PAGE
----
Patterns in Organizations


I know research laboratories that are organized like assembly lines. They employ a huge number of staff involved in planning, financial control and reporting. They rely of the principles behind scientific management (Taylor-ism). They use standard software to control resources, designed for industrial companies like SAP.

I know also organizations that help the poor, which are organized like boys clubs. There is no coordination at all, there are no job requirements or descriptions, and participation is non-committal.

Both types of organizations perform rather poor, because the way they think about organizing themselves does not correspondent with the aim and function of that organizational entity.

In the book Images of Organizations Gareth Morgan distinguishes eight basic metaphors or ways people communicate about an organization. They function as concepts as how to arrange coordination mechanisms in an association of purposeful coordination.

For a more detailed overview see, here or for a comprehensive mind map here.

  1.  Machines  – Some organizations could be dominantly organized as machines and conform the principles of scientific management like car companies. Efficiency is the dominant trait. But of course, there design departments should be organized differently.
  2. Organisms – Organizations could be dominantly organized as living organism who adapts themselves to the environment. The less fit organizations will not survive. It is a Social Darwinism conception of organizations.
  3. Brains– Organizations could be dominantly organized as brains. Those are “thinking companies” like consultancies and universities. They produce knowledge. It is all about how an organization handles information and learns.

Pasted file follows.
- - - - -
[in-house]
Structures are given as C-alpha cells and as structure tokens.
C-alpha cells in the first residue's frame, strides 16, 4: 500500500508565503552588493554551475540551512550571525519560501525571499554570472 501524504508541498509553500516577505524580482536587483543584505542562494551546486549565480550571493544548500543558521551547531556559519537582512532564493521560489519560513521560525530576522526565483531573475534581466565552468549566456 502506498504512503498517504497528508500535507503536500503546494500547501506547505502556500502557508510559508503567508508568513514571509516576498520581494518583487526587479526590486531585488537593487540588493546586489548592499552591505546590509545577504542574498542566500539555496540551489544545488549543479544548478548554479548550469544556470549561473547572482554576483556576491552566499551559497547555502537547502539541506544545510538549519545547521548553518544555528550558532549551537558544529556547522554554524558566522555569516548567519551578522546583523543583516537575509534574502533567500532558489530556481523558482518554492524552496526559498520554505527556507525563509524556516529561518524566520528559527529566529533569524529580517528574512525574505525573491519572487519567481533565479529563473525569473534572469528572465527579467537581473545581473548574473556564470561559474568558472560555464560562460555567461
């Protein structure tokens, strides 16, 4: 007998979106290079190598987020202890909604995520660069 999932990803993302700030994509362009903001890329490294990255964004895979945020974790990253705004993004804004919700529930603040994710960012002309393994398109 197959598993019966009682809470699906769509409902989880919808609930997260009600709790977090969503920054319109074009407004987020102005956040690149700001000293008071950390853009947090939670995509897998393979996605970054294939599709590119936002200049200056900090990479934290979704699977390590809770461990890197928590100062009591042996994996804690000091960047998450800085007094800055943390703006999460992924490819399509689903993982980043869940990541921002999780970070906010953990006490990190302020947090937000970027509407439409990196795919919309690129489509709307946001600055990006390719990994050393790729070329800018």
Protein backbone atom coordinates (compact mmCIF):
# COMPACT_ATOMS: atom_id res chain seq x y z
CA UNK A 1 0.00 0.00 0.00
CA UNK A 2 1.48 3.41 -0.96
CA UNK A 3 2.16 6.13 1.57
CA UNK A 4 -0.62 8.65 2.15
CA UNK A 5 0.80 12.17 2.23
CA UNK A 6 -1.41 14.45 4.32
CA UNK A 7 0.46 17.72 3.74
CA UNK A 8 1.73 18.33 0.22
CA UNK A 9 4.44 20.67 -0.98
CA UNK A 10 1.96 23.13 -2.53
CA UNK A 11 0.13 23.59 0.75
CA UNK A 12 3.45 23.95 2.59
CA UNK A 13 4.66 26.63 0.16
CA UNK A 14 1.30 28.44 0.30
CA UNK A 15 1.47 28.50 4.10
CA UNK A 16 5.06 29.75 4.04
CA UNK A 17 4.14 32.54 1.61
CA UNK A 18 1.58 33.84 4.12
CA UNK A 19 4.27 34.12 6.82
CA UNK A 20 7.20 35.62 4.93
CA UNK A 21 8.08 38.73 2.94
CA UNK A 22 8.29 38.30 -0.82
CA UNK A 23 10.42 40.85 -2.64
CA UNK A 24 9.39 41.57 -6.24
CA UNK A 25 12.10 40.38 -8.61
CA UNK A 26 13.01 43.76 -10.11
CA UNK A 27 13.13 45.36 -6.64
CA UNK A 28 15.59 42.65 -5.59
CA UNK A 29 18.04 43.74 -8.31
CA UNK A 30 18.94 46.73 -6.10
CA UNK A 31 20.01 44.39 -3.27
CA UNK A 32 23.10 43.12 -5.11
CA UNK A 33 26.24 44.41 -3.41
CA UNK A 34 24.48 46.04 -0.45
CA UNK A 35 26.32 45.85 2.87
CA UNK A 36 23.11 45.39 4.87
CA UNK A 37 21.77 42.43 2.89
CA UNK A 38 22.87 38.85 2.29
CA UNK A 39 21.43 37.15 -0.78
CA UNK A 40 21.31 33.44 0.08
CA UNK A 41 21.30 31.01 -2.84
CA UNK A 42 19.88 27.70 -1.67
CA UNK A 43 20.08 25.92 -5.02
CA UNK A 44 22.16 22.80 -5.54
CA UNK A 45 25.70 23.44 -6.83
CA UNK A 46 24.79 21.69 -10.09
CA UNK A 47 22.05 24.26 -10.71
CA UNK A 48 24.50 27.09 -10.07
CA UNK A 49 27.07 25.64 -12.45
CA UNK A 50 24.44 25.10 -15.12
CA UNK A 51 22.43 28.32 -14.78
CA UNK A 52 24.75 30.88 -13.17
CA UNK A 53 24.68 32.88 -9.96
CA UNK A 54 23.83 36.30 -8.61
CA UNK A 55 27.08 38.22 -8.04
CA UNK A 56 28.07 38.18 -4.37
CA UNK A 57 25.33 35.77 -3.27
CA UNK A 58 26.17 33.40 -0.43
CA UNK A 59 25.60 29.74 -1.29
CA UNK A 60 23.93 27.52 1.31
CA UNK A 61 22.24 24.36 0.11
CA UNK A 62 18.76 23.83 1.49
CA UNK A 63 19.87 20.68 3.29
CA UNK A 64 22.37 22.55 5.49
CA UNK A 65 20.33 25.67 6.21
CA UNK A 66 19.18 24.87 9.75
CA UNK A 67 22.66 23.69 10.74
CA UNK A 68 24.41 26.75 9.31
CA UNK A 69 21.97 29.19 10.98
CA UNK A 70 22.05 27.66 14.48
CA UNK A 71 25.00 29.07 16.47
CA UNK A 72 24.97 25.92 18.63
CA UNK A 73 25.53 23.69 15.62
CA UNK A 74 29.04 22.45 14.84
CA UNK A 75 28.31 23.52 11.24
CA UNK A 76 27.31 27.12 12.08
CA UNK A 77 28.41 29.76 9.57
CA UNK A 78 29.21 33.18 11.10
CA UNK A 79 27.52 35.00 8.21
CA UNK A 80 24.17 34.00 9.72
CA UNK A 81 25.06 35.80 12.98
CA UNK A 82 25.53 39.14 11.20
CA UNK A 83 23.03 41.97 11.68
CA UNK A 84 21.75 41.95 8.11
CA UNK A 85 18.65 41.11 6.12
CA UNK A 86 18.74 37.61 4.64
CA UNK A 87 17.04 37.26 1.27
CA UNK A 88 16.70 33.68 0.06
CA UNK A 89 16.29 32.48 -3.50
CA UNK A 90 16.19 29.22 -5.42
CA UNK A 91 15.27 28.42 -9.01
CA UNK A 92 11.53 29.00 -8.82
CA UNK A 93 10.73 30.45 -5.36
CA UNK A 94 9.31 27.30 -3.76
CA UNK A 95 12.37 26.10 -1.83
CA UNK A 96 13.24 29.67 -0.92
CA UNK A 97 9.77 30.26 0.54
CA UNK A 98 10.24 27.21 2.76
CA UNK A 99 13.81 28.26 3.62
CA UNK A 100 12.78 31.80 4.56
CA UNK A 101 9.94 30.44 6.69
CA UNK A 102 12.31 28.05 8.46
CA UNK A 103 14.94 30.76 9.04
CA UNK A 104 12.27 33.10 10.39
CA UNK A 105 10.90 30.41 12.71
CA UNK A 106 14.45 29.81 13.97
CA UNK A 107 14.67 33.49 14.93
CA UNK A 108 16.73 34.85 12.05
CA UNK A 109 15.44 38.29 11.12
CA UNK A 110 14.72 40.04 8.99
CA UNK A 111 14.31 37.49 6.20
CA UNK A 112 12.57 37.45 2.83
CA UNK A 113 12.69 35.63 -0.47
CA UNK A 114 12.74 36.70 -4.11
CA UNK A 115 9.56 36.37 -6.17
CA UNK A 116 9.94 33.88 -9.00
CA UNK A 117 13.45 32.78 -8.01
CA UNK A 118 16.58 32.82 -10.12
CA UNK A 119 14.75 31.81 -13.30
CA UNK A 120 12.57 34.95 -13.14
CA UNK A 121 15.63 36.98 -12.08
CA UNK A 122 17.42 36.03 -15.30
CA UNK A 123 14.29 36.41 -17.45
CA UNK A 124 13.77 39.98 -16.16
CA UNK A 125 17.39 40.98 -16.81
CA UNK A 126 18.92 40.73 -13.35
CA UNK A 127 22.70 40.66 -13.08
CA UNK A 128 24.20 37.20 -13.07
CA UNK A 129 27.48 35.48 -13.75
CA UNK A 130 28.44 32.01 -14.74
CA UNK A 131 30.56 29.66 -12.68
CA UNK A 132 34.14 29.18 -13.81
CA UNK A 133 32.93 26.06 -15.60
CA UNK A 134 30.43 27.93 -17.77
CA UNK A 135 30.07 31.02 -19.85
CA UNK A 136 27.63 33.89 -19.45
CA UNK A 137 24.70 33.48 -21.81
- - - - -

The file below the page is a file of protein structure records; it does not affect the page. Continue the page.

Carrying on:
4. Cultures  – Organizations could be characterized as merely cultures. The employees are tied to each other by shared values, as for instance in church communities
  5. Political systems– Organizations could be described as a continuing fight about power and influence between employees and between departments. Many public organizations could be described by this metaphor.
  6. Psychic prisons – some organizations could be dominantly described as psychic prisons. The prisoners are bound to a reality within the borders of the prison, and do not have any knowledge about what is happening outside the walls.  Many privatized organizations have become psychic prisons for the former professional workers in it, as market demands conflicts with professional norms.
  7. Flux and transformation. The organization seems to have no structure, no coordination, and no goals at all. Many start-ups, pioneer and ad-hoc organizations could be described in terms of flow , spiritual transformation and business transformation
  8. Instruments of domination.  The organization could be interpreted as all about social oppression and exploitation of humans and natural resources.

The metaphors provide lenses by which we are able to see different and often not obvious aspects in a situation. In doing so, it enriches our perception on what is going on below the surface. This is similar to multi-focal thinking that we wrote about in an earlier blog post.

Photo “Stack Of Files” by Stuart Miles

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